() and Albert Ma Ching-to
Tor Iversen: Department of Health Management and Health Economics, University of Oslo, Postal: HERO / Department of Health Management and Health Economics, P.O. Box 1089 Blindern, NO-0317 Oslo, Norway
Albert Ma Ching-to: Department of Economics, Boston University
Abstract: We study primary care physicians’ prevention and monitoring technology adoption. Physicians are assumed to decide to adopt based on benefits and costs, which depend on payment incentives, educational assistance, and market characteristics. The empirical study uses national Norwegian register and physician claims data between 2009 and 2014. In 2006, a new annual comprehensive checkup for Type 2 diabetic patients was introduced. A physician collects a fee for each checkup. In 2013, an education assistance program was introduced in two Norwegian counties. We estimate adoption decisions by two-part and fixed-effect regressions, and hazard models. We use a difference-in-difference model to estimate the education program impact. Adoptions are positively associated with a physician’s number of diabetic patients, and the fraction of physician-adopters in the same market. Fixed-effect estimations and separate analyses of physicians who have moved between municipalities causally support a peer effect. The education program has a strongly positive effect.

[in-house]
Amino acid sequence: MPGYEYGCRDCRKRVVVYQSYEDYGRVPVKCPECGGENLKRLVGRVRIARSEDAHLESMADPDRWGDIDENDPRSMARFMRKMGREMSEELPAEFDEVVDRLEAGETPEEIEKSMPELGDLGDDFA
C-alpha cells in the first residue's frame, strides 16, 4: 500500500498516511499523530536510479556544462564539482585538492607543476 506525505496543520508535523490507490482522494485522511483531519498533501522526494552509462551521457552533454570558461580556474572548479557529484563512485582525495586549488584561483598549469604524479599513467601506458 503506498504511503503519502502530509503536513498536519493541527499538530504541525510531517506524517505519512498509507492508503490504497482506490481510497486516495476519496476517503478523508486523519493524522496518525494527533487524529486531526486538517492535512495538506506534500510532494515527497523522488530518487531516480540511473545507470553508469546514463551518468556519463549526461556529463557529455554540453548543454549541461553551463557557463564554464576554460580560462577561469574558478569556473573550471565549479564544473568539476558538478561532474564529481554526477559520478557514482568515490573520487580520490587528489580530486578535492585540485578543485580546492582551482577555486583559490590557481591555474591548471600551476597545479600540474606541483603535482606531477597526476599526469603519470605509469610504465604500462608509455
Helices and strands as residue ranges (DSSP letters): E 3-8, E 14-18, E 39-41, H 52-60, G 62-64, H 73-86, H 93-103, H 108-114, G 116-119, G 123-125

36 pages, August 27, 2020
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